Before the World War we had such fortified areas (the triangle of Warsaw-Zgerj-Novogeorgievsk fortresses), the Germans on the Russian border Thorn-Kulm-Graudents and the French border Metz-Thionville and the French Verdun and fortifications of Maas heights. Now only the French create vast fortified areas in their own and Belgian territory against the Germans.

The parapet of the forts is proposed to be made from a concrete massif. On Valanga fort install heavy guns, the fort receives a system of underground (counter-mine) galleries to counteract the mine attack the enemy. Serious protection against open attack should serve as a water ditch.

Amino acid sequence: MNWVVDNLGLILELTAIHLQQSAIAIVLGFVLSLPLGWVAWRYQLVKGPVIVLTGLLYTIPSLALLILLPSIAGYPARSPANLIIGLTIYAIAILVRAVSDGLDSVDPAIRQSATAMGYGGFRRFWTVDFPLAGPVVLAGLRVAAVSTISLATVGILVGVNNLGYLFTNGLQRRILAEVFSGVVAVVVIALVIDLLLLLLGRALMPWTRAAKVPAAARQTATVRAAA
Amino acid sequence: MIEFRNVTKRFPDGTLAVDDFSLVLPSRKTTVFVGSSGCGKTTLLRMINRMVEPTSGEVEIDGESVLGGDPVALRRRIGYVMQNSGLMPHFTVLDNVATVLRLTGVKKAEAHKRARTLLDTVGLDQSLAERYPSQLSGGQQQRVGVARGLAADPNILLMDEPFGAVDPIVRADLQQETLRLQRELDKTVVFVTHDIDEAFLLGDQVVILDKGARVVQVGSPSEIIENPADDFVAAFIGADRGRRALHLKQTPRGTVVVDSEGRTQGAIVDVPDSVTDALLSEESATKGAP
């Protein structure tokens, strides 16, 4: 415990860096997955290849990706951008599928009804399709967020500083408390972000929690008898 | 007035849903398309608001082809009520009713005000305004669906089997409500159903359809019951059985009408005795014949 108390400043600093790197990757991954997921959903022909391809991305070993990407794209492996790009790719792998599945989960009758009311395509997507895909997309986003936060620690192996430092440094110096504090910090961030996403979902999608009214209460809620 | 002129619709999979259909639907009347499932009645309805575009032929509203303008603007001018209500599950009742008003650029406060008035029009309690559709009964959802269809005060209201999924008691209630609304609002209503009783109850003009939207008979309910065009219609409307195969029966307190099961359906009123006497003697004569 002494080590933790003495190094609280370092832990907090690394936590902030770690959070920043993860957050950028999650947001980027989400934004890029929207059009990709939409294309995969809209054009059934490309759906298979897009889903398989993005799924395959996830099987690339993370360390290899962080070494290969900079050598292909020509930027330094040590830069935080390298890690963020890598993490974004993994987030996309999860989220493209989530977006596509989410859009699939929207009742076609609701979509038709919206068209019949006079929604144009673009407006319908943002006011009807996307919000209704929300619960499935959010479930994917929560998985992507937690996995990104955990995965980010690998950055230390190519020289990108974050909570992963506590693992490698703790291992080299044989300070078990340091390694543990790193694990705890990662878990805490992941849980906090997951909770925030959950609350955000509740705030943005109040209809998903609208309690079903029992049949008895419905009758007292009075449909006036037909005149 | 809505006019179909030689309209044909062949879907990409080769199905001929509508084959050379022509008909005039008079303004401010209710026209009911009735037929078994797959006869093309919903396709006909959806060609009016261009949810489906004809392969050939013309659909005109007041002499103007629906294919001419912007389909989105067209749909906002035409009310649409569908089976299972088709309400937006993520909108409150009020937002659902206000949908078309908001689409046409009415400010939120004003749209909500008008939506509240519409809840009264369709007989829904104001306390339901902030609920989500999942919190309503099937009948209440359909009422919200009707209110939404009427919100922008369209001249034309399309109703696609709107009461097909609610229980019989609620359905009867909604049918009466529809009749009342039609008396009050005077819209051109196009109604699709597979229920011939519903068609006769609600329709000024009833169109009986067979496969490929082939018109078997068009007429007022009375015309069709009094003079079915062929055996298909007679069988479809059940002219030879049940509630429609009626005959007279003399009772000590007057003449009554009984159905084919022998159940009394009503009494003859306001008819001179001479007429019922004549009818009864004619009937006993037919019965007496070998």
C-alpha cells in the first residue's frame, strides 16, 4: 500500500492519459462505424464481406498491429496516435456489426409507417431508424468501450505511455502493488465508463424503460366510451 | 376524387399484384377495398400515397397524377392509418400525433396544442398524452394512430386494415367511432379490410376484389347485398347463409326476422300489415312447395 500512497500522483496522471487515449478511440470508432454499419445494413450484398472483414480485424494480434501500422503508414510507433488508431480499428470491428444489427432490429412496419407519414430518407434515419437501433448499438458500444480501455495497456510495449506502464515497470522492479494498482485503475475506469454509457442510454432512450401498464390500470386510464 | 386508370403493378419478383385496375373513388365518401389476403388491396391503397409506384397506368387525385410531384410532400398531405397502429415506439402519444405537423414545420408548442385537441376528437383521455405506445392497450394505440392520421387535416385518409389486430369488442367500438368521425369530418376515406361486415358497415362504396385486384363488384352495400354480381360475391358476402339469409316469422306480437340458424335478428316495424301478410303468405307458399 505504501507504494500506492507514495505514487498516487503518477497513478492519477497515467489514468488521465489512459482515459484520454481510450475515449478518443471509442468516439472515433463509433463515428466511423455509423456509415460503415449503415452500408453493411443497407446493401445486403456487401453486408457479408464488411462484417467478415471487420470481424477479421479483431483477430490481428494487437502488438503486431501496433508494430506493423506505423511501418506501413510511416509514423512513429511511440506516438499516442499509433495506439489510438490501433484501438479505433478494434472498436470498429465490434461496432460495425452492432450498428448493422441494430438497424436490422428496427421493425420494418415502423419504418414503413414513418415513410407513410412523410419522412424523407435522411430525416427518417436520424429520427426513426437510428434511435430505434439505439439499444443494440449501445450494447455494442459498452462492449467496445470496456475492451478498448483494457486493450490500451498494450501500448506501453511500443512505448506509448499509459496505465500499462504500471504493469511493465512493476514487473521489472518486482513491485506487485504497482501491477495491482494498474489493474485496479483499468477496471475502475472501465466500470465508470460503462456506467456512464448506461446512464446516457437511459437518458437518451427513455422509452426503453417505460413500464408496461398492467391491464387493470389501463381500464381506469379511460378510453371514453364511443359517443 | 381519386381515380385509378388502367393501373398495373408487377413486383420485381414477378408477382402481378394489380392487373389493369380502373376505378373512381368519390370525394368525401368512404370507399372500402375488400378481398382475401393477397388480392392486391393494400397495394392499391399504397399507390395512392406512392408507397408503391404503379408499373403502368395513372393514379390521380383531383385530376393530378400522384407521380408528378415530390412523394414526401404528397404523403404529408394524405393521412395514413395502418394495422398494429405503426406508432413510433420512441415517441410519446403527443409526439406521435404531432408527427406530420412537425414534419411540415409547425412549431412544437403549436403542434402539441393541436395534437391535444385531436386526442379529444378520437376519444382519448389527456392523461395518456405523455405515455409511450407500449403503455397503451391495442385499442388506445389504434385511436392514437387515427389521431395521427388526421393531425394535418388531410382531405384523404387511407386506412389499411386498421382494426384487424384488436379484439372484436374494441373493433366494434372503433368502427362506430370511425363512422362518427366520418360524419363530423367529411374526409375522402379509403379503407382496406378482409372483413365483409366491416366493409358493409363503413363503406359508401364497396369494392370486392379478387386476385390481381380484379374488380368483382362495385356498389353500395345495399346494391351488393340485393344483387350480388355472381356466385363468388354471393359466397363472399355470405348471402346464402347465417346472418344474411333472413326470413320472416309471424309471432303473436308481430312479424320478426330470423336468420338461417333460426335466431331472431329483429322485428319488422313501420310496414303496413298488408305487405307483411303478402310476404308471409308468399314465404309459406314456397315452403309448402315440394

The attack of such a fort, as shown by the Russian-Japanese and World Wars (Verdun, Osovets, Przemysl), will be carried out according to the Voban method by a system of trenches and connecting them, zigzag in terms of moves, messages. The first trench (first parallel) is laid at a distance 200-1000 m from the fort. The infantry is fixed here, and the artillery is trying to suppress the fire of the fort and the fort gates. When this succeeds, the sappers lay the 2 parallel (trench) meters in 400 from the fort at night. It is occupied by infantry, and the sappers, with workers from infantry, connect the two parallels with the message moves, arranged in a zigzag manner and so that every subsequent zigzag ends at the previous knee of the message, protecting it from longitudinal fire damage. With a passage of the message, the workers of the head of the knee cover themselves with a parapet of earthen bags. For the 2 th parallel, the 3 parallel is arranged in the same way, meters in 100-150 from the fort. And already from here, if the defense of the latter is not broken, it is sympathetic and energetic, they go down under the ground and go by mine galleries. The size of these galleries is 1,4 m high and 1 m wide. They dress with frames.